Women in Cannabis
The rich and diverse history of women in the cannabis industry often remains overshadowed and underestimated. For centuries, women have been pivotal in cultivating, using, and championing cannabis, yet their contributions have been marginalized in historical narratives. A closer look into the pre-2000 history of women and cannabis unveils their profound influence and lasting impact on this evolving industry.
Ancient Civilizations and Cannabis
In ancient civilizations, women played key roles in the cultivation and utilization of cannabis. Historical records indicate that around 2700 BCE, women in ancient China were among the first to recognize the medicinal properties of cannabis, incorporating it into teas and herbal remedies. These women were crucial figures in early pharmacology, passing down invaluable knowledge of cannabis’s therapeutic effects through successive generations.
Women in 17th Century America
Traversing through history, 17th century America witnessed women like Martha Ballard, a midwife and herbalist, utilizing cannabis for diverse medicinal purposes, including pain relief during childbirth. Detailed diary entries by Ballard documented the commonplace use of cannabis as an herbal remedy among women in her community.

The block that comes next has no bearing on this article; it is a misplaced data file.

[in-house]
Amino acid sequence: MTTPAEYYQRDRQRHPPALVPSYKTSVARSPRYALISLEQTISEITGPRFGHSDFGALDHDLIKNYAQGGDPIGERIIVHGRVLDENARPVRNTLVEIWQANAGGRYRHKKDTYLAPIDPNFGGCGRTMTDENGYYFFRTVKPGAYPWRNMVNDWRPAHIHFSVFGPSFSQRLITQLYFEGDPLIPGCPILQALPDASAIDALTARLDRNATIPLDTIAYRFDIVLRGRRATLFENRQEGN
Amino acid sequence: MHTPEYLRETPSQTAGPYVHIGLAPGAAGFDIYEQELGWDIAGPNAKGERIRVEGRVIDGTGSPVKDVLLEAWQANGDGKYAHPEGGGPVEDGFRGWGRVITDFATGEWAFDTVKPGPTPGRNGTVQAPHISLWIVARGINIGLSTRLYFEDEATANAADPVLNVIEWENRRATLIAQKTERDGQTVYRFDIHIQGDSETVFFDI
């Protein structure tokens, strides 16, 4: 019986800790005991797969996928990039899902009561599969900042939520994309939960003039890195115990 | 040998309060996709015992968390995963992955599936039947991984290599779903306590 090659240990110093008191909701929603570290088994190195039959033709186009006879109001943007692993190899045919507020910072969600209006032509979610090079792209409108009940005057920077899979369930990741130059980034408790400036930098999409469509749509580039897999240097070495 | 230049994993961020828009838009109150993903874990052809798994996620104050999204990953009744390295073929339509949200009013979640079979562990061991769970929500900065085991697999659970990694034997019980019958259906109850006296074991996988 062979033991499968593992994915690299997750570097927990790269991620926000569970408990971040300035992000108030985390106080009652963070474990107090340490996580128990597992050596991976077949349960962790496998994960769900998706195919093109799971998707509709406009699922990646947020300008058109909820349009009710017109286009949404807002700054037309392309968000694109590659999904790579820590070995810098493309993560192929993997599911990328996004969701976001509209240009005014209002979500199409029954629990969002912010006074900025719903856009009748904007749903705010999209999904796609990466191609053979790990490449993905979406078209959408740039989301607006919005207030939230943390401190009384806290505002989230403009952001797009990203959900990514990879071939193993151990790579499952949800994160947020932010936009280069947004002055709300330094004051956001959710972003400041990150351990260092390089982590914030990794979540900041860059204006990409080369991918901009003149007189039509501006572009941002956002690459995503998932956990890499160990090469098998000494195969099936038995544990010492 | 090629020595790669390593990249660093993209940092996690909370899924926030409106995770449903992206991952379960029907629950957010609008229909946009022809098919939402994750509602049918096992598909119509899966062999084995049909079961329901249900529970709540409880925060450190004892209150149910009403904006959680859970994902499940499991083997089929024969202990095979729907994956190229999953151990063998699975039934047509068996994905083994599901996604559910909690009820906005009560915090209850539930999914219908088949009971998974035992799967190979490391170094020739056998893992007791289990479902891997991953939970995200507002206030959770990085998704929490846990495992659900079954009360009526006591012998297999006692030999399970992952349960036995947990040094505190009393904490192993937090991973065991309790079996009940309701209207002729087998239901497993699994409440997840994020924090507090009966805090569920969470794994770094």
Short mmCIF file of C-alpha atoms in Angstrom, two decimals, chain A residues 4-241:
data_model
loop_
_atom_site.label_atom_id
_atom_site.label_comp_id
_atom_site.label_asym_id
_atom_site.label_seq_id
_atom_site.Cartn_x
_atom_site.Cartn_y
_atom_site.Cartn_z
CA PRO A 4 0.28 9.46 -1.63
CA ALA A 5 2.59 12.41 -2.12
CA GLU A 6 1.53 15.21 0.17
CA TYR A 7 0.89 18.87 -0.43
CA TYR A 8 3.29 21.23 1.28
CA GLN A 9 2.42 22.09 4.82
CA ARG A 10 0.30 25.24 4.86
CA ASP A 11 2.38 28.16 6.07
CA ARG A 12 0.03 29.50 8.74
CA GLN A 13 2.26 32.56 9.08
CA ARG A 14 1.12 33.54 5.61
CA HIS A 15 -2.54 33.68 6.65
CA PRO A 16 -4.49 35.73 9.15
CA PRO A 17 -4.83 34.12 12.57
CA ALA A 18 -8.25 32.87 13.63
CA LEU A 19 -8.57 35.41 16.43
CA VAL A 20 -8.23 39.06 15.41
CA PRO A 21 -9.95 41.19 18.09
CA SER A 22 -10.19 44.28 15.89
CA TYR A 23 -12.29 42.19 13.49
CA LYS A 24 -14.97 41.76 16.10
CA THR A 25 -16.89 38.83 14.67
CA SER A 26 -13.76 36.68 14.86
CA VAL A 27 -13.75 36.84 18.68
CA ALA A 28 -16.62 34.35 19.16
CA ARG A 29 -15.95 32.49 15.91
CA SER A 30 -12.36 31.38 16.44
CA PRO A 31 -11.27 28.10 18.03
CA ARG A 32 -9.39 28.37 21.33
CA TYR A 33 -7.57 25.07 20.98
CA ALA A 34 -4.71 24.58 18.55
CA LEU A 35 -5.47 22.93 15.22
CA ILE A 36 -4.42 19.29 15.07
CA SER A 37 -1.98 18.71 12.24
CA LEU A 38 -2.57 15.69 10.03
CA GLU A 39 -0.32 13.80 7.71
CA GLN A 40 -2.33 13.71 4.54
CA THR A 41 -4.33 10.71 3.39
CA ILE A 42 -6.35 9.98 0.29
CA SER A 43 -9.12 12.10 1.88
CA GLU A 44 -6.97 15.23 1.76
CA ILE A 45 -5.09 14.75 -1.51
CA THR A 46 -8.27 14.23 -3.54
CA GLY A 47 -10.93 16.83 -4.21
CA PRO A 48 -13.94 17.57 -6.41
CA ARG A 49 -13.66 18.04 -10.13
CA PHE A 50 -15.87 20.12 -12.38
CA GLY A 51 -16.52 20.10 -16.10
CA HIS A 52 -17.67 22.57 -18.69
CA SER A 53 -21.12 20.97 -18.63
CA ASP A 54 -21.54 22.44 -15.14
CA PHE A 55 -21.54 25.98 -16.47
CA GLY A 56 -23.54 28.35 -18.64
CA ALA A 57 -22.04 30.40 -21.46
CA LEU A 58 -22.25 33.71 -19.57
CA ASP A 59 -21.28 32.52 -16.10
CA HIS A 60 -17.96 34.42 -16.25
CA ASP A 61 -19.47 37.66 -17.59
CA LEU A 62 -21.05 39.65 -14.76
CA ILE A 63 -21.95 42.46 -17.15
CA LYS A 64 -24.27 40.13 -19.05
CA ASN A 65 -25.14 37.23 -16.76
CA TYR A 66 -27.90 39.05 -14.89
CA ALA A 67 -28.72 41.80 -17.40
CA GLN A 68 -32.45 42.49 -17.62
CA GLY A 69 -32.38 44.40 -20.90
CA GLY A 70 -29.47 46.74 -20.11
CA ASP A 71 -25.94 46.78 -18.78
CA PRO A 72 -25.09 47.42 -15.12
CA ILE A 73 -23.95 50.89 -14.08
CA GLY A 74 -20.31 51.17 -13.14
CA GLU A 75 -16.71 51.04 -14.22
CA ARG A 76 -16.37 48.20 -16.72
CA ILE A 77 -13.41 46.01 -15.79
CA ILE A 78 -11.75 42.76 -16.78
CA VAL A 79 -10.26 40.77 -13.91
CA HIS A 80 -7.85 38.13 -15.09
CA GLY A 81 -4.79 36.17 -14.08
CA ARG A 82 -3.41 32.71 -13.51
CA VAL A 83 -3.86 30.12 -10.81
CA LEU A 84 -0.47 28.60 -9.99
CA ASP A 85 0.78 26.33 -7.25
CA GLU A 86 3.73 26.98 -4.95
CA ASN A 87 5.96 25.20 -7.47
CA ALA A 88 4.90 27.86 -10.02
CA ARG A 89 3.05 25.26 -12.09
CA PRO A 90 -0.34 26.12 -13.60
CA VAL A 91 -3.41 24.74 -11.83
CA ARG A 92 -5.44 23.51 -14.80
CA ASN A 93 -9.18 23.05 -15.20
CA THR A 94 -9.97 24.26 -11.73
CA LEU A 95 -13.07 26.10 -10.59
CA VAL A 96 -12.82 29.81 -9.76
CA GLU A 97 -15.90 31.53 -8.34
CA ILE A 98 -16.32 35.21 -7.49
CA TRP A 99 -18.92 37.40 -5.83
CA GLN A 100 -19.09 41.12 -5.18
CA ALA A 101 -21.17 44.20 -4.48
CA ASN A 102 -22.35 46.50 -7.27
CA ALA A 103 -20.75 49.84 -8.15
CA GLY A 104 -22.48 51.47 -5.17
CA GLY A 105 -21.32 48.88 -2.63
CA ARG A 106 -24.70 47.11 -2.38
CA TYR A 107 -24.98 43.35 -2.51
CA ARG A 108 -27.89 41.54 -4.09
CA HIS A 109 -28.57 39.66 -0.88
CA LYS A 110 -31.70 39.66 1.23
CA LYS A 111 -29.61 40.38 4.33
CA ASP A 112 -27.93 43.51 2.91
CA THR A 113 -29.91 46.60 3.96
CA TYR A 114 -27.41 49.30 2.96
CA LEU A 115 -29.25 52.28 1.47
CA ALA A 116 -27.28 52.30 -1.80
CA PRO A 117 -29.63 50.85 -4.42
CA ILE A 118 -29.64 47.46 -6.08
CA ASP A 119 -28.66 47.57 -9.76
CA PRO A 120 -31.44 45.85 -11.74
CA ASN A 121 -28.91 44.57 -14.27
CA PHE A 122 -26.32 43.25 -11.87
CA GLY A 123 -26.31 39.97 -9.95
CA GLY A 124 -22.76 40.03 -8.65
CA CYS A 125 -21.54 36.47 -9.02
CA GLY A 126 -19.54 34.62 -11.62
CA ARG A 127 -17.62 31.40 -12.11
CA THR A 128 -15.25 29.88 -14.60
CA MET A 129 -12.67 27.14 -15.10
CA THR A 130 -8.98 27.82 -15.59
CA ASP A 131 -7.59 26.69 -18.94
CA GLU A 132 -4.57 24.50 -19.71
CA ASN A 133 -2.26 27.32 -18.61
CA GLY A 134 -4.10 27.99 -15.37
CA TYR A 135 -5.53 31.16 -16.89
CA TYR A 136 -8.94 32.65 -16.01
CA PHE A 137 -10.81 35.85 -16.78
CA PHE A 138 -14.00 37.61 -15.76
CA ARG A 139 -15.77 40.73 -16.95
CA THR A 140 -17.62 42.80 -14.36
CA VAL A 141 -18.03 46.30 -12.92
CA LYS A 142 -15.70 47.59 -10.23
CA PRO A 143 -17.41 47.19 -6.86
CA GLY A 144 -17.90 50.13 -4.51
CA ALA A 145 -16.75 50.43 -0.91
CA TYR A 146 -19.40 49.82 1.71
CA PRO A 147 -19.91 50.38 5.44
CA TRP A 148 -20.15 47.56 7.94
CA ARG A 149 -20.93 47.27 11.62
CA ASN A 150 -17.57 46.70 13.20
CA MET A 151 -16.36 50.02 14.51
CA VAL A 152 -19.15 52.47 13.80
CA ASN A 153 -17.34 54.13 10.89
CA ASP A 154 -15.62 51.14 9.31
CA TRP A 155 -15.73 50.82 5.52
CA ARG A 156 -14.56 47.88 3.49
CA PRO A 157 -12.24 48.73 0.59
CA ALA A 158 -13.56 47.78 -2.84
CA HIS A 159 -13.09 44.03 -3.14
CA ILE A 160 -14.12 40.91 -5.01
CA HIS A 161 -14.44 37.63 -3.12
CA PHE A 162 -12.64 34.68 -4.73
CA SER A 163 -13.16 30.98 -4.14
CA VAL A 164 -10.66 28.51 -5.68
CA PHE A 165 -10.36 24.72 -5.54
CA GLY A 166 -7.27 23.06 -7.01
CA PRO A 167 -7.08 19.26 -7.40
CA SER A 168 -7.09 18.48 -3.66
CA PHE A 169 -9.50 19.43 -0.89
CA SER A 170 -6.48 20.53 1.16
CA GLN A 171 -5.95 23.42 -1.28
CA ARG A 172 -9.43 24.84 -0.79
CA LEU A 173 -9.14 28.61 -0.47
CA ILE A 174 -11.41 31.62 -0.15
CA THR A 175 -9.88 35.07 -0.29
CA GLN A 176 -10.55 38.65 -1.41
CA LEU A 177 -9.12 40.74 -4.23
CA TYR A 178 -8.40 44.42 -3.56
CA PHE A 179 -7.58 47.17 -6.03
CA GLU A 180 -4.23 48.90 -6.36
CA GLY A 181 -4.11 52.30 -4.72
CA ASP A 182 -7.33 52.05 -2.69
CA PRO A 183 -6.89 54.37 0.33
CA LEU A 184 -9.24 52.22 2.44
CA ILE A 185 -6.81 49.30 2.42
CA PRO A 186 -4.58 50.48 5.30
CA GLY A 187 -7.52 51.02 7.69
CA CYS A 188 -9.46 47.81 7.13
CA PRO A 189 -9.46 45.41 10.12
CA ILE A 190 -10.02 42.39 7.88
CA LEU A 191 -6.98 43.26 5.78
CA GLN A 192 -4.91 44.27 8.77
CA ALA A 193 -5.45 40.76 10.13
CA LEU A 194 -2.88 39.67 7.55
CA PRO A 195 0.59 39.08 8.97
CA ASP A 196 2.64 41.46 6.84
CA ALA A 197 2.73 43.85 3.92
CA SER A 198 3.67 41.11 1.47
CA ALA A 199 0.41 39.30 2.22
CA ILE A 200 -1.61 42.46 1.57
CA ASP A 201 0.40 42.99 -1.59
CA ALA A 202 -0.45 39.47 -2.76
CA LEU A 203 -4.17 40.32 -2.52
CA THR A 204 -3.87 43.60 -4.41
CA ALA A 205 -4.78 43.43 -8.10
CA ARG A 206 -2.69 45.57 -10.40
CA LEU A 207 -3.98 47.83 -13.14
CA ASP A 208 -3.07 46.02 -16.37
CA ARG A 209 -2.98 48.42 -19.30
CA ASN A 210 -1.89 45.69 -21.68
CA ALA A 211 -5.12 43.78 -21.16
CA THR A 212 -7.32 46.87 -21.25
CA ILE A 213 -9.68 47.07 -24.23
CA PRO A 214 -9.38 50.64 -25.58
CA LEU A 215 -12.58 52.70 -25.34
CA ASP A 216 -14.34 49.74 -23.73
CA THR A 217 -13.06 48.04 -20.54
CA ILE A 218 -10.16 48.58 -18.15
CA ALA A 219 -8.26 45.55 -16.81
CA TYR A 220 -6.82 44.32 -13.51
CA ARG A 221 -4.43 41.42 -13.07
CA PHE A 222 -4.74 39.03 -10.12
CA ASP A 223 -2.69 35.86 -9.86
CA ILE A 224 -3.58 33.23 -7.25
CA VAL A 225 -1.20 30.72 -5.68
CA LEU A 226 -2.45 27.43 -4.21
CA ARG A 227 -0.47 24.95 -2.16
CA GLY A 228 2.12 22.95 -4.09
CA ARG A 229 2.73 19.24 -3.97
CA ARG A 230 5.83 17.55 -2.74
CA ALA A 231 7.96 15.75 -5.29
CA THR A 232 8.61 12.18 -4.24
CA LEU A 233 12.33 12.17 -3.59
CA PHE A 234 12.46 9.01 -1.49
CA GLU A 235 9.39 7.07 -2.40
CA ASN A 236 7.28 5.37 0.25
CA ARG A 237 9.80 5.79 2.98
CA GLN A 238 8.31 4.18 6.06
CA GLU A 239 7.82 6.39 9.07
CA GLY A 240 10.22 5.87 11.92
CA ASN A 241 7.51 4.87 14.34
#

The 19th century saw widespread use of cannabis in Western medicine, with women pharmacists playing instrumental roles in compounding cannabis-based tinctures and medicines. Mary Jane Rathbun, popularly known as “Brownie Mary,” stands out as a notable figure. Though her prominence peaked in the 20th century, Rathbun’s legacy began in the 1920s as a pharmacist’s apprentice, where she learned about the therapeutic potential of cannabis-infused products.
Amidst the challenges of prohibition and stigmatization in the mid-20th century, pioneers like Dr. Mila Jansen emerged. Dr. Jansen, a Dutch cannabis researcher, developed groundbreaking techniques for extracting cannabis oil, notably inventing the “pollinator,” a device refining cannabis resin.
Simultaneously, women played integral roles in the counterculture movement of the 1960s and 1970s, passionately advocating for the decriminalization of cannabis.